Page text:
Two words, joined in the middle.
It'll trip you up every time when you're new to the game.
Turn the clock back 30 some years to my first week of work in Germany.
New to the game.
Totally innocent of these semantic nuances, I'm in the canteen where they have this strange object on the menu. (A lot of objects were strange in those days....)
So I ask the obvious question:
"Was ist ein Brathering?"
Anglo-Saxon pronunciation inclusive.
Much rolling around on the ground from the guy I was with.
You would have thought he would have forgotten it by now.
Not a chance.
"Let's go and have a Brathering, Johnny"
Anglo-Saxon pronunciation inclusive.
And then, of course, there's the
- Springtime Special Offer
Gets me very time. (Are they constipated for the rest of the year, or what...?)
*Buy them here
09 February 2007
a. Incongruity between what might be expected and what actually occurs.
c. The quality or state of an event being both coincidental and contradictory in a humourous or poignant and extremely improbable way.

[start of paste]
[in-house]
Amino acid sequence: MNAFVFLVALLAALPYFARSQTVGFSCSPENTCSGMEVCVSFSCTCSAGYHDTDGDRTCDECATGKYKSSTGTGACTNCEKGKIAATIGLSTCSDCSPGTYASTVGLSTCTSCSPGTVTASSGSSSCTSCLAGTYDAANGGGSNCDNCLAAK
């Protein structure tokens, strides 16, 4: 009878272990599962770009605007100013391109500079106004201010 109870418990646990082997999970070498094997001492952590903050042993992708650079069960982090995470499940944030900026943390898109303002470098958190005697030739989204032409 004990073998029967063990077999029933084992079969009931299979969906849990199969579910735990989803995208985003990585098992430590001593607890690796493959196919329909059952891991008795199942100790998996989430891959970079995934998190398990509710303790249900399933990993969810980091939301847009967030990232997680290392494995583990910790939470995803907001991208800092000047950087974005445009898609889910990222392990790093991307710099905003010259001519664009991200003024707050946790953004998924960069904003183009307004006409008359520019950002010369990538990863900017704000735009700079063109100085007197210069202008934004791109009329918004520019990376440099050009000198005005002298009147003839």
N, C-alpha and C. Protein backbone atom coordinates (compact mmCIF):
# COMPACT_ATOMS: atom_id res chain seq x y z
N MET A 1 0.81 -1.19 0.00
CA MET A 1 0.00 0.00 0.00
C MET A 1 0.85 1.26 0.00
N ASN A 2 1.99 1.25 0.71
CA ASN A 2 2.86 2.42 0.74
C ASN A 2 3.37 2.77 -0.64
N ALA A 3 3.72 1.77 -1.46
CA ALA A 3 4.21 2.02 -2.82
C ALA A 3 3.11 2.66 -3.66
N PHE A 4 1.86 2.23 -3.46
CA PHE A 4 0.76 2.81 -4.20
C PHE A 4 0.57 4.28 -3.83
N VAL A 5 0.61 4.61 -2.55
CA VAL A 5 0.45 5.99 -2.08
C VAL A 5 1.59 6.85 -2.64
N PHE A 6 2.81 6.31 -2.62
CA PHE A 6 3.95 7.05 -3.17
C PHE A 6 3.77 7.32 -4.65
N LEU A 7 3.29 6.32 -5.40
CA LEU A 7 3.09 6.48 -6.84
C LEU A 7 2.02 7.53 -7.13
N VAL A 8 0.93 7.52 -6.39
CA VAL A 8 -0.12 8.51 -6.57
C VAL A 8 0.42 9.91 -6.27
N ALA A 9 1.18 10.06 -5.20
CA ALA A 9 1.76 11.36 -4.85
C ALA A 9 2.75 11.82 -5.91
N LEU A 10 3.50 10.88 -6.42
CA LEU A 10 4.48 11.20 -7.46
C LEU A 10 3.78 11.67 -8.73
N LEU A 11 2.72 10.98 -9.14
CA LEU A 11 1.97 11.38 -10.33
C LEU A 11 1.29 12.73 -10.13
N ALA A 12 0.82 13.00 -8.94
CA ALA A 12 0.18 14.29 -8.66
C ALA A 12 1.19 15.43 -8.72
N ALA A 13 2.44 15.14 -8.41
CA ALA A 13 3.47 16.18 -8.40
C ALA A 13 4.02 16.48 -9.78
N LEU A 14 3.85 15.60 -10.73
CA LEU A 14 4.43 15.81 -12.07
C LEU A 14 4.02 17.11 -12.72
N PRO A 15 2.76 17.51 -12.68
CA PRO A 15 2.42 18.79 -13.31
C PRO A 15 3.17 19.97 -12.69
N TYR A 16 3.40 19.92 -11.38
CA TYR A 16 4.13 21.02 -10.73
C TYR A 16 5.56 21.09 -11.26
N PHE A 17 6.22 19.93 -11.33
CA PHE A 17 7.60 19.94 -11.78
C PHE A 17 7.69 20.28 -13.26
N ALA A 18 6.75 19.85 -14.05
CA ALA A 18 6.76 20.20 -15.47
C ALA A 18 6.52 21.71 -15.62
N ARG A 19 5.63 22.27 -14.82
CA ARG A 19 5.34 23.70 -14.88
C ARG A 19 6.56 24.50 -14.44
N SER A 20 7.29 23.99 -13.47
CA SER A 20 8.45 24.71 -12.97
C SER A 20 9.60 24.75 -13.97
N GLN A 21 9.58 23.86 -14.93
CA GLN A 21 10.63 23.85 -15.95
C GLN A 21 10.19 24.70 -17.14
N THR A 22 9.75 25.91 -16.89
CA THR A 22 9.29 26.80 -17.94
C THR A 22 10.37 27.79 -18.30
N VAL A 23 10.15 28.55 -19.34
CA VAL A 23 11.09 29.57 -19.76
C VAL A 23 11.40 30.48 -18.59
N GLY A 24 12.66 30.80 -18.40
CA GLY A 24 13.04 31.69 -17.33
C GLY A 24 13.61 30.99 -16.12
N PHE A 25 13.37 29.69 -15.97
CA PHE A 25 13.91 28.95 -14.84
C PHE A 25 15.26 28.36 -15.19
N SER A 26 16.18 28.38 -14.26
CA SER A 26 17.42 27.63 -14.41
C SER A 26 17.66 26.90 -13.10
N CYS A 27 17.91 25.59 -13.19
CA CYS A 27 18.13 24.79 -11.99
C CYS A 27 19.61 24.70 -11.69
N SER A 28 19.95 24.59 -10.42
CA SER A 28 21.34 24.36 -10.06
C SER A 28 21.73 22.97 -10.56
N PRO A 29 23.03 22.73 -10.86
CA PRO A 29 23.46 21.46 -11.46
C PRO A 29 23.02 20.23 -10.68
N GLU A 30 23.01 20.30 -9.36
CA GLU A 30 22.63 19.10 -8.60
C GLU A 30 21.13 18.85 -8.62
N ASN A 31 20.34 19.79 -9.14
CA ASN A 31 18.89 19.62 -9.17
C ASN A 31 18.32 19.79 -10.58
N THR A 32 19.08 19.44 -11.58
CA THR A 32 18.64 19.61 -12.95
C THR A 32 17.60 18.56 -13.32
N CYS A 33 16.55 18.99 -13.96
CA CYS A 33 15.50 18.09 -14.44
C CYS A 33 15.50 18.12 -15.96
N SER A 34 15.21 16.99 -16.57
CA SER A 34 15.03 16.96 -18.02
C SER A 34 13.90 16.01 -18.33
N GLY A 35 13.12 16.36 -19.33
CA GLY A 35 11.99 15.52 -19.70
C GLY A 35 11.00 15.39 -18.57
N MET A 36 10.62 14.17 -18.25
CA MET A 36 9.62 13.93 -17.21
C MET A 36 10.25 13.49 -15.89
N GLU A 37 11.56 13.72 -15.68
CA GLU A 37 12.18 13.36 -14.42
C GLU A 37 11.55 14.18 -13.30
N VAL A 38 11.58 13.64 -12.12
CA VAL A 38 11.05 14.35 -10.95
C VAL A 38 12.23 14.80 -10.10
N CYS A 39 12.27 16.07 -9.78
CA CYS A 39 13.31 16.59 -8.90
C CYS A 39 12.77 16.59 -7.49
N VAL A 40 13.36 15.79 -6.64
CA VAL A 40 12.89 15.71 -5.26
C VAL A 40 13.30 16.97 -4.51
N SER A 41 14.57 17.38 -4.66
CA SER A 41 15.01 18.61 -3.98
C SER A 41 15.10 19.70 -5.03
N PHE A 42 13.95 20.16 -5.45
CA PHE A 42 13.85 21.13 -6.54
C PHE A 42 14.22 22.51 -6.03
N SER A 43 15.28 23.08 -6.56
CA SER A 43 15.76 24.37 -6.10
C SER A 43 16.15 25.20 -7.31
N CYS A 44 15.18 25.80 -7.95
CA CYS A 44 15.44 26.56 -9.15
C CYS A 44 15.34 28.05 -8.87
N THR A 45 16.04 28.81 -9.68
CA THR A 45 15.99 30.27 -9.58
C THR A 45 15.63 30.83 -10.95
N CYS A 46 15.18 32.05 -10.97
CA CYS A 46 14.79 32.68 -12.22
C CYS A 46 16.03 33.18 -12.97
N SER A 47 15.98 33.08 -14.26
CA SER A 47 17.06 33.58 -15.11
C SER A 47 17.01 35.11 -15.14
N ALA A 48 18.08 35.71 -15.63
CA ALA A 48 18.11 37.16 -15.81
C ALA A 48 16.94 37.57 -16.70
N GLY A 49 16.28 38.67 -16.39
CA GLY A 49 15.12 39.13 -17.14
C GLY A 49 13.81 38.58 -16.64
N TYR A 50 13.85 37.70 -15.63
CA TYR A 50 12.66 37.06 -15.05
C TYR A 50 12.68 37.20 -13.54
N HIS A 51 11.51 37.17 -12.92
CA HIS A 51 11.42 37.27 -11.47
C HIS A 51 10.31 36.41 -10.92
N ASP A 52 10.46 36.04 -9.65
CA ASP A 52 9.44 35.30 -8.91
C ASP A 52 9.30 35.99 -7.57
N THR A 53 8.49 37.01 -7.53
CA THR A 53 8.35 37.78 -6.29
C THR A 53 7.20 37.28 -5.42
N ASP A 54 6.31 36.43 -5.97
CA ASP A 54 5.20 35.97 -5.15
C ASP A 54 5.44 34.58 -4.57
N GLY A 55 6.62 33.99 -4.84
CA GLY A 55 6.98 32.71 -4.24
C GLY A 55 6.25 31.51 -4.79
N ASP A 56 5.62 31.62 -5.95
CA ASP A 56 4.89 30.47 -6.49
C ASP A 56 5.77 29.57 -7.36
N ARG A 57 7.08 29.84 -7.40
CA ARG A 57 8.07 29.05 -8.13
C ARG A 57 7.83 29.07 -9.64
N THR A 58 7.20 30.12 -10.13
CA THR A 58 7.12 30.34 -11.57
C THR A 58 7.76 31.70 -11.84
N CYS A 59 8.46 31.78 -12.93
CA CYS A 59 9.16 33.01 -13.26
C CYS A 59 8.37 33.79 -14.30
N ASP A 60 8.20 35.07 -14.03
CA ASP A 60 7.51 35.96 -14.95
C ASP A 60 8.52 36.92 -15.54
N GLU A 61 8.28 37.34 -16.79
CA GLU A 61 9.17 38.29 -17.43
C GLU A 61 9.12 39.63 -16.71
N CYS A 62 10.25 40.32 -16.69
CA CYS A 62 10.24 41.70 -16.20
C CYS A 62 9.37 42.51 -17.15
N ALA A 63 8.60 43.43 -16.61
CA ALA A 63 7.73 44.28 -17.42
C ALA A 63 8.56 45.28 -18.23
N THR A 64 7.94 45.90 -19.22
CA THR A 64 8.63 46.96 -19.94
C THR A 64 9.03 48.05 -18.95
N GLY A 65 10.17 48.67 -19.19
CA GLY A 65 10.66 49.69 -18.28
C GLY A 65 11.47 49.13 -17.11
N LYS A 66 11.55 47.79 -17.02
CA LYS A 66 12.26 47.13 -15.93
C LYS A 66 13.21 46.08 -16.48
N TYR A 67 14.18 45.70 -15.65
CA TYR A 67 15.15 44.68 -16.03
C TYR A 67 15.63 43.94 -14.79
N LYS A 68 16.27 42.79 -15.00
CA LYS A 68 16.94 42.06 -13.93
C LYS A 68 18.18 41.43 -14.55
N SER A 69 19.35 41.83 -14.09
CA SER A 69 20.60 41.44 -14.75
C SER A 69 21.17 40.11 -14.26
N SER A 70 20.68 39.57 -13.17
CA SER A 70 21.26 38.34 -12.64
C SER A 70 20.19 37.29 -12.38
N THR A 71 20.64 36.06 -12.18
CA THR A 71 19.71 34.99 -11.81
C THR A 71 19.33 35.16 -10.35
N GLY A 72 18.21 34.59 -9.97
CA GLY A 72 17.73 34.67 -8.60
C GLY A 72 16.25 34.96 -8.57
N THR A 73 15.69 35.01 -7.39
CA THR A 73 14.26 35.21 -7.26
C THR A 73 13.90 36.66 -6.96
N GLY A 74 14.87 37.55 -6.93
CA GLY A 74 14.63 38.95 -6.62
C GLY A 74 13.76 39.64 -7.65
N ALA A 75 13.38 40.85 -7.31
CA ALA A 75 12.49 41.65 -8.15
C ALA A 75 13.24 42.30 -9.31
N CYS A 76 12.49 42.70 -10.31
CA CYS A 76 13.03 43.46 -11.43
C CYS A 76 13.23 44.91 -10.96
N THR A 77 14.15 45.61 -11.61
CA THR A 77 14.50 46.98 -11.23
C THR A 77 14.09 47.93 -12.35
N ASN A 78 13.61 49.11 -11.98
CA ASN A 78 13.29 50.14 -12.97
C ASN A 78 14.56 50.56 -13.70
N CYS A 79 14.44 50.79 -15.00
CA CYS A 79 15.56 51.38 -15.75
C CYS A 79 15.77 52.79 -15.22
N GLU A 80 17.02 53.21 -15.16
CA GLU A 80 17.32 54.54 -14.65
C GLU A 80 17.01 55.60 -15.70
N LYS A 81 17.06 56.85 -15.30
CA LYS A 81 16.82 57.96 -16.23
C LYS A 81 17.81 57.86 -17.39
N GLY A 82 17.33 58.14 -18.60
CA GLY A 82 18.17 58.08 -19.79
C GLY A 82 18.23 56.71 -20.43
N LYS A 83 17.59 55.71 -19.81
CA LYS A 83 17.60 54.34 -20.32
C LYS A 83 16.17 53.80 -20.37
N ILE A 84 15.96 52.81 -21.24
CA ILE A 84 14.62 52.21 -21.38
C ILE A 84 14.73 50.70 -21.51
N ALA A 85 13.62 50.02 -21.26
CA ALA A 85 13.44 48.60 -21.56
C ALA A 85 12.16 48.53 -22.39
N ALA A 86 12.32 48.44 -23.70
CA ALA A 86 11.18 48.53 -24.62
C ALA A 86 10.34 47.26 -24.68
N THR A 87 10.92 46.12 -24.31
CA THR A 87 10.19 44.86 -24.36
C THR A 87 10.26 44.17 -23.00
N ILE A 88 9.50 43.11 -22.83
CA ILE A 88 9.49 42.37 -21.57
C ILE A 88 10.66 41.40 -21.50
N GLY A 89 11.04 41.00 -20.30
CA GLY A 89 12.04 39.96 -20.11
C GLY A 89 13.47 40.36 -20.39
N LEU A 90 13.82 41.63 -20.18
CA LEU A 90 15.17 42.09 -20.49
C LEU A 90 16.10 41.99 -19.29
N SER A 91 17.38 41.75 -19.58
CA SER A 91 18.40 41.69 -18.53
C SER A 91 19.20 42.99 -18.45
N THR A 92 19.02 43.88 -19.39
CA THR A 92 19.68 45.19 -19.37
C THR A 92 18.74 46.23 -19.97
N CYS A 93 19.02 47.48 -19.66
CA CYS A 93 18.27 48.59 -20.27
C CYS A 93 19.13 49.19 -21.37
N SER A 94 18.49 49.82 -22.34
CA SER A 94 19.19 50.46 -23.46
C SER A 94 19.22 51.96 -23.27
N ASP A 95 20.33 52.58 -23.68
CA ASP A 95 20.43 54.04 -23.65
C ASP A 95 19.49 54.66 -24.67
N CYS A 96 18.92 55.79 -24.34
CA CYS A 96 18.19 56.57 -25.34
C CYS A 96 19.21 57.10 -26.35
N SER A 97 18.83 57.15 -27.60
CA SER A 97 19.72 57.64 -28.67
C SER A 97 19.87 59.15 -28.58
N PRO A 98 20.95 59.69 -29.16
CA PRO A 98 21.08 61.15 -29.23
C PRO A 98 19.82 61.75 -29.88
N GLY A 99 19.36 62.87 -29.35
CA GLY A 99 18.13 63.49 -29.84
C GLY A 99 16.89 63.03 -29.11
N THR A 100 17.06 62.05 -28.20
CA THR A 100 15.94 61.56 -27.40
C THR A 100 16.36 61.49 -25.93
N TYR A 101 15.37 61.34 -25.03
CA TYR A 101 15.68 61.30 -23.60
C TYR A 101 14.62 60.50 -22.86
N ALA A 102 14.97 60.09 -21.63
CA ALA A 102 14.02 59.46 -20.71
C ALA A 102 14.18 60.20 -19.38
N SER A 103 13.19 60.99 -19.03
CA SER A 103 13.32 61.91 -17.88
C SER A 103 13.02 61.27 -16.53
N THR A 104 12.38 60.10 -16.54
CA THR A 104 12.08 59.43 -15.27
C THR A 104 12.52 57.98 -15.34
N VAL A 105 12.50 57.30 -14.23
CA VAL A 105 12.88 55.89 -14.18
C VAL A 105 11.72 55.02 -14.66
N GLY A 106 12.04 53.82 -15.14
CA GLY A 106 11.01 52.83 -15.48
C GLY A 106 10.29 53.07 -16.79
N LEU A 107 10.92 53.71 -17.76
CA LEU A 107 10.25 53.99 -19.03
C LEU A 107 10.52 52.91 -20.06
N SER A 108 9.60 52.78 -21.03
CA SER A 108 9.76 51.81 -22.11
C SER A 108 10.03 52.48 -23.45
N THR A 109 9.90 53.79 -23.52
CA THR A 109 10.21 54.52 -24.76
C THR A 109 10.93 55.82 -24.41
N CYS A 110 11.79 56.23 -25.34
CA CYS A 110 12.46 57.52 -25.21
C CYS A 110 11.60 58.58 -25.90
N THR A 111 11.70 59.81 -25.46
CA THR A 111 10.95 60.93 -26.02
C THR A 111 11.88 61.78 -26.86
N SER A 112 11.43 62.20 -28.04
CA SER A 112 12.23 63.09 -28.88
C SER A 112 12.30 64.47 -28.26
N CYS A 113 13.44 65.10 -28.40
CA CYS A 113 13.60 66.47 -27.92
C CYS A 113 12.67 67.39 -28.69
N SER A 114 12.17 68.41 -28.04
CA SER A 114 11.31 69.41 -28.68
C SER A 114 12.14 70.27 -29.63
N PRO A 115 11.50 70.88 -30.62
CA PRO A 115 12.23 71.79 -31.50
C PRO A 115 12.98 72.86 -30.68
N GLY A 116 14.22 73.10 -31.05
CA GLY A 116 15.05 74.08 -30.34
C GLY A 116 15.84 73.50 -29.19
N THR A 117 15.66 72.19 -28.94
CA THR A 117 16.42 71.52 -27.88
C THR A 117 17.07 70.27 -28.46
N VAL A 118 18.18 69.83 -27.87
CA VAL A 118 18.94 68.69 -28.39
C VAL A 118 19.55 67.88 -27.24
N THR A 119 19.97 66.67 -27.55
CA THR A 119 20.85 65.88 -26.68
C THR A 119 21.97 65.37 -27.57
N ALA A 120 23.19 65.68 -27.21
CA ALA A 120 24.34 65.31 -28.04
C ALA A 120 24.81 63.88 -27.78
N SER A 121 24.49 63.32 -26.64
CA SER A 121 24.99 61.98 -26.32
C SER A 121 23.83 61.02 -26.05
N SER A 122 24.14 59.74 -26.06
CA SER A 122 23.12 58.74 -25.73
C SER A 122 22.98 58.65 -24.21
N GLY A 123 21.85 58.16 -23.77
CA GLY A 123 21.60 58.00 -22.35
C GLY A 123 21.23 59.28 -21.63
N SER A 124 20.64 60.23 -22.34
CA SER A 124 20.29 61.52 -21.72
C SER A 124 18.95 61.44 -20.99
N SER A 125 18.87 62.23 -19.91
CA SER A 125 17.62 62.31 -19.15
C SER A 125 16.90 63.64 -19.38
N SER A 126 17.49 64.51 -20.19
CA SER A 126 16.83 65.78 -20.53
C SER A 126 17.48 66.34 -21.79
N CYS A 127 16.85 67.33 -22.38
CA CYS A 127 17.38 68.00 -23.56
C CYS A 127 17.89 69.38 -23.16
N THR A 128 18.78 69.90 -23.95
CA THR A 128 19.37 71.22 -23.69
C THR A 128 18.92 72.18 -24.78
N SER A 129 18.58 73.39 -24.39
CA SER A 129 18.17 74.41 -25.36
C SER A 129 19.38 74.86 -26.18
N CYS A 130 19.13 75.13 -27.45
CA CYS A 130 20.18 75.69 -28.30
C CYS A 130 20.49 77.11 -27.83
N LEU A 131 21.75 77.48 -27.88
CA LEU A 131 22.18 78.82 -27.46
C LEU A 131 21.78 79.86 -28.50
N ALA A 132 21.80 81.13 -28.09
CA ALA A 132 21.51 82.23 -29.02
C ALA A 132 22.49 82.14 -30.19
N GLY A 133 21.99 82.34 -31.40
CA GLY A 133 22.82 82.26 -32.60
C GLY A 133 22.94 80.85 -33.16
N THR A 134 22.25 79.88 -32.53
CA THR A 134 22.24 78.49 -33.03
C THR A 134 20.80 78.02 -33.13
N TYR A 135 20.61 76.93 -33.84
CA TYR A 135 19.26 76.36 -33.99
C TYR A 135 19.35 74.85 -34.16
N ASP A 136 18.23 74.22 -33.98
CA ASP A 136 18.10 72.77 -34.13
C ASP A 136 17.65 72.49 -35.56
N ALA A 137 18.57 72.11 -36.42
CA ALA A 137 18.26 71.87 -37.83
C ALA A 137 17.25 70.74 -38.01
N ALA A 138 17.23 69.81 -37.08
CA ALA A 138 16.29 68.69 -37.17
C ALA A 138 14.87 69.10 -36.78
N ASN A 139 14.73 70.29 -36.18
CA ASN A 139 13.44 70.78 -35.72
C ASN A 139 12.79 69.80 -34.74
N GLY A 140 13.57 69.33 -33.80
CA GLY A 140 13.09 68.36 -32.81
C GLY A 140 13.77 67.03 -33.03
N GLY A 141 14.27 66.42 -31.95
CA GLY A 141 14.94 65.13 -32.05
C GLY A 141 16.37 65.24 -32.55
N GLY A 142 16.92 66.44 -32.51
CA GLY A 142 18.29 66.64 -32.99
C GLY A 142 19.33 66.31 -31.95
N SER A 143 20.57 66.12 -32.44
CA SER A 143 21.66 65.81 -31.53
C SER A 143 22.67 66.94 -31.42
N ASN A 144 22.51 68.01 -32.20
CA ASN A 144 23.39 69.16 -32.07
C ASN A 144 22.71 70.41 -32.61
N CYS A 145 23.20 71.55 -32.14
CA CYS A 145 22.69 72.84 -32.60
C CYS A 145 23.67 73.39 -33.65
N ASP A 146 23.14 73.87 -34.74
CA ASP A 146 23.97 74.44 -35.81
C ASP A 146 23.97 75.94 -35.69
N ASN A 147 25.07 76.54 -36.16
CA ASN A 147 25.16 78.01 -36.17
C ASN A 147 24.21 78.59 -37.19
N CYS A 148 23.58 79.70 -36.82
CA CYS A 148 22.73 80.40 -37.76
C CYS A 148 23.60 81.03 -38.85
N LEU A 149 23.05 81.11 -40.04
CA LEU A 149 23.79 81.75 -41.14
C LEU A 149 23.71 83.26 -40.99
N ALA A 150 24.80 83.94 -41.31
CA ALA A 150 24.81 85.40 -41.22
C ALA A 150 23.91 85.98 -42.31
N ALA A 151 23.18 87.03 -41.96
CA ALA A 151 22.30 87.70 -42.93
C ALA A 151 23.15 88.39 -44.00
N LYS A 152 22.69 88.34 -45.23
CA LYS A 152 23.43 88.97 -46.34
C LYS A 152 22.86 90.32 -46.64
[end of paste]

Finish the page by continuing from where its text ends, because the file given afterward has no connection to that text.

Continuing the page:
This might fit the bill, then.
Tobacco plants outside the Museum of the American Indian in Washington DC. (Well worth a visit, by the way)
BUT DON'T GET ANY IDEAS!
Cue for a song
08 February 2007
07 February 2007
"However, the service was aimed at "transport disadvantaged" people, meaning many of its customers did not own cars."
I asked the nice lady at the council if it wouldn't be easier just to say:
"However, the service was aimed at people without cars"?
I soon learned that "transport disadvantaged" was a much nicer word, because it wasn't discriminatory against people who wanted to drive but couldn't.